It’s been a busy few weeks. Last Saturday (Nove. 3) the Scottish Daily Mail published a two page spread under my byline about the 2/10th Royal Scots campaign against the Bolsheviks in northern Russia 1918-1919 titled "The Tsar's Fighting Invalids". I’ve found a link to a site which carries the article but before I post it I want to make sure I’m not sending you somewhere you might regret going. The Daily Mail article let the cat out of the bag when it comes to the fact that I’m working on a new book – working title, Jock and Rorie – Tales of Scottish Soldiers. Read about the Forgotten War
In the News Again
I happened to be checking out the closing-down sale at one of the last remaining locally owned bookshops in Edmonton recently when a newspaper reporter pounced on me as I left and asked me comment on the closure. As a former reporter, I know what a pain grabbing random people on the streets for quotes can be; so I was only too pleased to help. Imagine my delight when the story appeared and I found my quote printed in large type. It made me look like a big deal. There were some genuine big deal Edmonton writers quoted in the story but whoever was designing the page must have just grabbed the first quote they found for the break-out - and luckily for me....
Sadly, the break-out does not appear in the online version of the story but if you're interested Edmonton Journal
In the News
The Scotsman newspaper invited me to put in my tuppence-ha'penny when it published an article about the controversy surrounding the 400th anniversary celebrations in Norway of Battle of Kringen - Scotsman Article
The battle and subsequent massacre of Scottish prisoners in 1612 featured in Scottish Military Disasters.
A new Canadian history magazine The Dorchester Review published a tongue-in-cheek go at the spate of books about How the Scots Created/Invented the country in its launch issue. In an article called How the English Invented the Scots Dr. Chis Champion argued, well, that the Scots are an English invention. Paul’s equally tongue-in-cheek rebuttal can be seen in the second issue of the magazine which is now out. The article, which also includes essays by Canadian columnist John Ivison and London-based writer Hugo Rifkind, is available on line at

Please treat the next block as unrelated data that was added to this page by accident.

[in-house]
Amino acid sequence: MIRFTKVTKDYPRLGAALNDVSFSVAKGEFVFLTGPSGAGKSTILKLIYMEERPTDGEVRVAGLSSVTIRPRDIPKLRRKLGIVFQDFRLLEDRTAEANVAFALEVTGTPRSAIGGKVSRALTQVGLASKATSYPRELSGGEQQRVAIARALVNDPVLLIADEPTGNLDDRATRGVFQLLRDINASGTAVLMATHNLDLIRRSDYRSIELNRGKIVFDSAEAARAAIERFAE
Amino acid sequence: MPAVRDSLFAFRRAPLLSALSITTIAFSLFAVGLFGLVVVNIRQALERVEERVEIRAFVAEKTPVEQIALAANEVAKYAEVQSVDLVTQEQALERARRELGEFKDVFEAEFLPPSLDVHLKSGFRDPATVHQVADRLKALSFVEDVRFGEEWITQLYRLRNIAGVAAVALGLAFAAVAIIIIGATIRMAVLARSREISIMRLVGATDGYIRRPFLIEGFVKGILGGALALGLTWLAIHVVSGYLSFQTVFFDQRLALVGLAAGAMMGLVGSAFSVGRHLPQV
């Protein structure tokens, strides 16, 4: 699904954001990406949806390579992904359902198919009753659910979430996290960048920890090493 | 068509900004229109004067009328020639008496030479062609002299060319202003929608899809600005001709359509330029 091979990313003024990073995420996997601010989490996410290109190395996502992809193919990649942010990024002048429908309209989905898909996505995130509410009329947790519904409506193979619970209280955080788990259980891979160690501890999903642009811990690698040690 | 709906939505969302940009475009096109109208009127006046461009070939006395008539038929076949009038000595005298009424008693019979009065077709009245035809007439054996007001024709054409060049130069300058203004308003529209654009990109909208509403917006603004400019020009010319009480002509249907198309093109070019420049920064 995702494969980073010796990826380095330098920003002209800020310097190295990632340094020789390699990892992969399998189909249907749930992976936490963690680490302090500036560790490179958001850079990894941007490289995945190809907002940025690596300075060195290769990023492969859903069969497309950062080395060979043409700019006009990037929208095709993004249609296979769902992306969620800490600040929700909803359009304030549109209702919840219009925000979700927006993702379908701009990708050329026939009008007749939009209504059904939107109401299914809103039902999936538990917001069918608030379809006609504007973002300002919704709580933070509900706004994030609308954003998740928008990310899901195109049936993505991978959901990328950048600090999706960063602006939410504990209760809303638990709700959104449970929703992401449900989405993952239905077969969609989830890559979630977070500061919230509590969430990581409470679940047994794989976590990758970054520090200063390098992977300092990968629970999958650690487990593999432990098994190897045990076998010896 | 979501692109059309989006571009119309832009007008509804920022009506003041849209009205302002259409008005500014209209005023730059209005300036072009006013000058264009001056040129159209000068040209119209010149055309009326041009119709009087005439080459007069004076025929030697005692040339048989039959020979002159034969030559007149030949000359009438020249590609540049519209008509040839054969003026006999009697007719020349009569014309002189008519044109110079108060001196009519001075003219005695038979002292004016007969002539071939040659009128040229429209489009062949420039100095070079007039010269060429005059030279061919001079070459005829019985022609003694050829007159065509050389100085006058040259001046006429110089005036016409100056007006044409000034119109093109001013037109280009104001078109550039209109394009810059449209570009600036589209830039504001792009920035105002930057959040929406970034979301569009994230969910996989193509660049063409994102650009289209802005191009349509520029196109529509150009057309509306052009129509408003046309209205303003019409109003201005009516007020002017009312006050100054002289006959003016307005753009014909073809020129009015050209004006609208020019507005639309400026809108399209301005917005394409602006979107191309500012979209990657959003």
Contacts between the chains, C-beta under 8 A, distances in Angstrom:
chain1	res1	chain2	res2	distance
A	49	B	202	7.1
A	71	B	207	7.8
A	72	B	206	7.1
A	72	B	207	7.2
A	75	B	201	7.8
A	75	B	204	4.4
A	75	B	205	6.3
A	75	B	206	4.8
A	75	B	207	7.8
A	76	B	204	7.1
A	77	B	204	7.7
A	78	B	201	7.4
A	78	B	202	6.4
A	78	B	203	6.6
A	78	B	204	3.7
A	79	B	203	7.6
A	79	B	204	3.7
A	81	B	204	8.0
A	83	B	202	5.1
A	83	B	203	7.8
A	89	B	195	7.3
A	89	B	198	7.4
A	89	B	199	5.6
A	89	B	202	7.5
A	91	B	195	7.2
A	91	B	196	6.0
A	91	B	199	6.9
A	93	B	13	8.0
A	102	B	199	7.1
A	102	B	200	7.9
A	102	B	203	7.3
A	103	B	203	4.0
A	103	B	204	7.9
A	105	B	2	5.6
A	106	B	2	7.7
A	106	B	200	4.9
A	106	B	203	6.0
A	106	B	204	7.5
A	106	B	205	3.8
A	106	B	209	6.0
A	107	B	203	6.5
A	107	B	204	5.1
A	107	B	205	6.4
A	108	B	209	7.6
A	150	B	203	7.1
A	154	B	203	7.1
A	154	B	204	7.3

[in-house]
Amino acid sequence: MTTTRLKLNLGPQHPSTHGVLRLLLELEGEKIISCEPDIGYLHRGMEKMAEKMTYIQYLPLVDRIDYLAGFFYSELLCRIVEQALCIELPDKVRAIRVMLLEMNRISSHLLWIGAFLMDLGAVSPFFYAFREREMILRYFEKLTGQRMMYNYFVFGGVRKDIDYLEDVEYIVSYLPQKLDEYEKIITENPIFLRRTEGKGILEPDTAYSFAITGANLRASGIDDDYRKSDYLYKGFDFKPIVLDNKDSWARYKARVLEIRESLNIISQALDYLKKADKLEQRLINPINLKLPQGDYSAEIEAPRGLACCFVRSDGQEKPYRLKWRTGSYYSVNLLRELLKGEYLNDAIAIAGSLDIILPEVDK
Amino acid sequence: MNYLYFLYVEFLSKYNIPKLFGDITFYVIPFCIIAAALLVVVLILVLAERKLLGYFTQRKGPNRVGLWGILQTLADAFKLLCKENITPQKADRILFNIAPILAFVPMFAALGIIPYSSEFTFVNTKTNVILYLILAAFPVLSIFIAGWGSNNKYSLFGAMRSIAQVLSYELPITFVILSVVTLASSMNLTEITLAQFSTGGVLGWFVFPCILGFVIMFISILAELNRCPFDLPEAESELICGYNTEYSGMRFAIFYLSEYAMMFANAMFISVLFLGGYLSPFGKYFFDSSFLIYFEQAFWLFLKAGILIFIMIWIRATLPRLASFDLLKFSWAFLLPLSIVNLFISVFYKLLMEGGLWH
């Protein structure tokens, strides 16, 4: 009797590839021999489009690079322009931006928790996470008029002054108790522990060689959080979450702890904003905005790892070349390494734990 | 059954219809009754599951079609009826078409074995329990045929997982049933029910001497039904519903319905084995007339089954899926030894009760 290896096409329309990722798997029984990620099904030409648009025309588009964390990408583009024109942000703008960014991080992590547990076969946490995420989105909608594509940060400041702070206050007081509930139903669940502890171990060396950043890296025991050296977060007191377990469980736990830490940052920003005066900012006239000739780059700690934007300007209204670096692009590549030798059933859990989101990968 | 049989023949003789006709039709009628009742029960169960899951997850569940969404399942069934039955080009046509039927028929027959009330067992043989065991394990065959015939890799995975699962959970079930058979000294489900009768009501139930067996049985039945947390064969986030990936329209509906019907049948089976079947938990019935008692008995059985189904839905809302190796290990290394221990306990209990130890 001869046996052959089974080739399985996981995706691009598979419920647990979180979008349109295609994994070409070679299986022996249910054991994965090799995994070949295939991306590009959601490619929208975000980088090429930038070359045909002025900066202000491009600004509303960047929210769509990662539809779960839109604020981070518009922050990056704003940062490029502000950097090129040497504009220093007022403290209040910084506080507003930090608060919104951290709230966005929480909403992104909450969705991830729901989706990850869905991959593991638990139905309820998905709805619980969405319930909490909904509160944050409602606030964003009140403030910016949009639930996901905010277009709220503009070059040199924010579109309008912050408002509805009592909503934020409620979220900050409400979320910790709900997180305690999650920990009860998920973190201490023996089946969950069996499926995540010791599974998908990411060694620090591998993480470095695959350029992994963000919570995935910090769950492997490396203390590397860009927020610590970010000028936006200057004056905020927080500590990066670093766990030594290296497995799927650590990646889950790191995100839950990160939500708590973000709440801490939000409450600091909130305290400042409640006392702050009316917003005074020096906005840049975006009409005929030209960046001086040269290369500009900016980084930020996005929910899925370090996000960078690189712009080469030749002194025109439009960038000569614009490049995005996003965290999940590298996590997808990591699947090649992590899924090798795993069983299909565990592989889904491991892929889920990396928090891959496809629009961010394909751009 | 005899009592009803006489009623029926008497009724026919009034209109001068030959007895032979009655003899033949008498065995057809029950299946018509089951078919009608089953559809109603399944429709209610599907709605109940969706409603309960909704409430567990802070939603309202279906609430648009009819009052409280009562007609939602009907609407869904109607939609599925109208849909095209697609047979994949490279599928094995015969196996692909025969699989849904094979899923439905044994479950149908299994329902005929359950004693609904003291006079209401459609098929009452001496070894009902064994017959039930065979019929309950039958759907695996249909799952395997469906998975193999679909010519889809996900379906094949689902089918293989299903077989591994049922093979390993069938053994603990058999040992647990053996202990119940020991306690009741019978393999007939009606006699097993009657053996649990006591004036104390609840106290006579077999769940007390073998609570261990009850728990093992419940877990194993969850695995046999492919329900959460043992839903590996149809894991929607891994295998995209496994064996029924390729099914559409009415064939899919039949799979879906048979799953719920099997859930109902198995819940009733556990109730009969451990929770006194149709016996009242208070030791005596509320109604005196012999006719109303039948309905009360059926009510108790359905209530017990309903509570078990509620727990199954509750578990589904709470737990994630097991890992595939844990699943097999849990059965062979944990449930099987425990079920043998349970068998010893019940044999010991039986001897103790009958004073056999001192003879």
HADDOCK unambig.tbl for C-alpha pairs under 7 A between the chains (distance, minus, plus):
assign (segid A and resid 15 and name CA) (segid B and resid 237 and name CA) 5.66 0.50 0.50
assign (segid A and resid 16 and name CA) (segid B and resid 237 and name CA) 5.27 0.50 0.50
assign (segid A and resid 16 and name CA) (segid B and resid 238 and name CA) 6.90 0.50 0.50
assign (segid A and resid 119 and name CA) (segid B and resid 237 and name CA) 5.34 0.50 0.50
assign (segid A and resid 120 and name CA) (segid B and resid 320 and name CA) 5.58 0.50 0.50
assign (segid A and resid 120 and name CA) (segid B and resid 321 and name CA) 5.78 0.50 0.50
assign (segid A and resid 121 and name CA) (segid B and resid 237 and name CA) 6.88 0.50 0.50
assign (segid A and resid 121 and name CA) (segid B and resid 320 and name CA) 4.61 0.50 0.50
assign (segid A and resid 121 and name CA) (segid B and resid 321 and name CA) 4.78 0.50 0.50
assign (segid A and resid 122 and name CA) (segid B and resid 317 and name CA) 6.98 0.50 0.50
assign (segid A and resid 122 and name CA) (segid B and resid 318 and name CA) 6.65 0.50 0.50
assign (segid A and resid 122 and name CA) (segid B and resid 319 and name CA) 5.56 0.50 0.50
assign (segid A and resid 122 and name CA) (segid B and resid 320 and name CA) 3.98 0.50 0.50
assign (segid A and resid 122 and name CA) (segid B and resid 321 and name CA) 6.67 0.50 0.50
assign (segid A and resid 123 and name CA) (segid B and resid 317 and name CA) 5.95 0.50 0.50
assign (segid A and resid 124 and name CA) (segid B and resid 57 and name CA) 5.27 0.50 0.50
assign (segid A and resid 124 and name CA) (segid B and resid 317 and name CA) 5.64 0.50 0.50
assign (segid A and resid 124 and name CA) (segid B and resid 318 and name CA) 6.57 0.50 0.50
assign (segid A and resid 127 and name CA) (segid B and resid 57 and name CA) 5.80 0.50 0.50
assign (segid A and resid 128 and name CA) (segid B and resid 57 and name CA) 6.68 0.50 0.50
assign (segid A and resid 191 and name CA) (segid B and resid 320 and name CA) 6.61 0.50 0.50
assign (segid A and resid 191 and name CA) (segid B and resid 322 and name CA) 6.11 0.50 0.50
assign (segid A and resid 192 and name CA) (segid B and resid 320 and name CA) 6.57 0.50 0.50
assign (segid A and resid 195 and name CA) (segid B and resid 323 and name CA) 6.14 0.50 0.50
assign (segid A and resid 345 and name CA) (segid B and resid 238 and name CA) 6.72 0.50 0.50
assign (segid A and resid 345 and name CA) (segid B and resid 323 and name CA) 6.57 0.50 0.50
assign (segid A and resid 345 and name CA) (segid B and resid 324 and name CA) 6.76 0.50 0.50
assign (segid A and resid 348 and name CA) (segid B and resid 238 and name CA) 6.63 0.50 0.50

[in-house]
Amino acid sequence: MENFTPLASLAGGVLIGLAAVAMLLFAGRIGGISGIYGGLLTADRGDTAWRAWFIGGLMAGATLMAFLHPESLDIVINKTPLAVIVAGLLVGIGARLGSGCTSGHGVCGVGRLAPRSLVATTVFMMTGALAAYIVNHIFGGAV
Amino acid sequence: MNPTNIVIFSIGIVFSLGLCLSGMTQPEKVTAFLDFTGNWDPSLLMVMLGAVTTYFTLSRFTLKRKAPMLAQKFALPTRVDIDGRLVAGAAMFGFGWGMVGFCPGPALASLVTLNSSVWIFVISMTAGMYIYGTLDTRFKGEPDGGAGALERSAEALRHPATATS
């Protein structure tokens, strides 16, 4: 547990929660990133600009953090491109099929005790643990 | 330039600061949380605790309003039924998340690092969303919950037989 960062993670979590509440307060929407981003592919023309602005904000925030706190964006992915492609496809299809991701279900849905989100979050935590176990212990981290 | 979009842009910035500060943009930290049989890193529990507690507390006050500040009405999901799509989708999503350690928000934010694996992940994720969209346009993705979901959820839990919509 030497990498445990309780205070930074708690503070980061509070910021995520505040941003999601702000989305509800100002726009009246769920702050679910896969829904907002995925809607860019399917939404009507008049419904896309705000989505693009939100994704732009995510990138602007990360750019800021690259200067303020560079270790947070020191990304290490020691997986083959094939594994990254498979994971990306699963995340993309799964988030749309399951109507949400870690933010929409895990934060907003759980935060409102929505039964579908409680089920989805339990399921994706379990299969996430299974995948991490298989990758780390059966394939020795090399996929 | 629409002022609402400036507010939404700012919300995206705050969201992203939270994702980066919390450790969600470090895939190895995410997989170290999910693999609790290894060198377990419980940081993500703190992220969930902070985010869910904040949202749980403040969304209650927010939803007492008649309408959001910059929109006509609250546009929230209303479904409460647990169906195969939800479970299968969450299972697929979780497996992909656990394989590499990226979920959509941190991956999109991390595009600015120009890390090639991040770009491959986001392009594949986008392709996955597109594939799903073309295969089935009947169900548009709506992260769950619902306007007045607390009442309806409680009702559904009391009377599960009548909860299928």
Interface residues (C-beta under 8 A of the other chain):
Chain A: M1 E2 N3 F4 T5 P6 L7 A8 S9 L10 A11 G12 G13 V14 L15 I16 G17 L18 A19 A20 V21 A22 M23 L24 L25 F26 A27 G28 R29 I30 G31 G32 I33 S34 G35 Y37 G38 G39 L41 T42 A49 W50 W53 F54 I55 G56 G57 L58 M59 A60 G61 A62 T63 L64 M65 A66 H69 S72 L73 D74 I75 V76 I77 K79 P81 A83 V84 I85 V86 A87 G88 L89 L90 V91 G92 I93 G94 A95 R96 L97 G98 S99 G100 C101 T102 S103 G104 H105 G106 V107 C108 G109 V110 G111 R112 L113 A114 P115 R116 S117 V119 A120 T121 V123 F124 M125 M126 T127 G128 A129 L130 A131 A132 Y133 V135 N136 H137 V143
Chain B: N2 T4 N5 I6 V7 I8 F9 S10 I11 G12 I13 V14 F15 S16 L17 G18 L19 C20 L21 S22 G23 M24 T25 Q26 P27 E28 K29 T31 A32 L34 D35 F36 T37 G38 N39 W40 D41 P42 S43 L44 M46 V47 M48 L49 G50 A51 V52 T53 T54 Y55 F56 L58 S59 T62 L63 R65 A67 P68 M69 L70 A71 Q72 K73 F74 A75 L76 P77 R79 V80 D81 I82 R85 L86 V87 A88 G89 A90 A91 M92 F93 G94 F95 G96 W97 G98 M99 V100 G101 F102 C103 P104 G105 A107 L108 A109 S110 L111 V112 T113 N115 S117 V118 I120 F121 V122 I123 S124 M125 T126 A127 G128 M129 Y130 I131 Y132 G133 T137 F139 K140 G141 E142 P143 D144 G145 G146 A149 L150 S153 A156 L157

Scottish Military Disasters has been launched as an e-book. And it’s now improved.
Preparing the book in e-book format offered the chance to correct some minor errors.
“I wouldn’t say it’s worth someone who has the print version going out and buying the e-book,” said author Paul Cowan.
“But in preparing the e-book we’ve corrected a couple of little irritating misprints and one mistake that probably only annoys me and a couple of my relatives.”
The book is one of the first from the Neil Wilson Publishing catalogue to be released as an e-book.
“Neil’s stable of authors includes such giants as Nigel Tranter, so this is a real honour for me,” said Cowan.
“This will make the book far more accessible to readers in Scotland and around the World – and also in certain countries far more affordable.
“I’ve found where it is reasonably priced overseas, it’s been selling like hotcakes.”
Glasgow-based Neil Wilson said the move into e-books was as a result of public demand.
Wilson teamed up with the respected e-book team at the Faber Factory for the conversion to the new format which will make Scottish Military Disasters available on a variety of devices, including most e-readers and mobile phones.
“We will also go online with Apple soon,” he added.
For details of how to buy the e-book version –
The debate over whether Scotland produces some of the finest fighting men in the World could go on for ever. What is certain is that pride in the military is woven into the Scottish psyche and that that pride has been ruthlessly exploited by the British Establishment.
In the popular imagination the Scottish soldier is a kilted infantryman. The infantry are the men who go through the meat grinder in almost every war and Scotland has provided the British Empire with more than its fair share of infantry. In the fighting after D-Day in 1944 a British study suggested that although the infantry made up only 25% of the troops involved; they suffered 71% of the casualties.
(While I can’t put my hand on my heart and say my research for Scottish Military Disasters points to the Scots having the worse military record in Europe, for most of recorded history it hasn’t been very spectacular. People remember Bannockburn because it is one of the few battles against the English that the Scots won. Even when the English were heavily outnumbered, at battles such as Flodden in 1513 and Dunbar in 1650, they still managed to win. Many English, and Irish and Welsh soldiers for that matter, regard their Scots counterparts as a bunch of blowhards who write cheques with their mouths that their battlefield performance fails to honour. The counter-argument goes that the Scots go that extra mile to back up their boasting.)
But where does this Scottish martial pride which encouraged so many young Scots into the infantry during two world wars come from?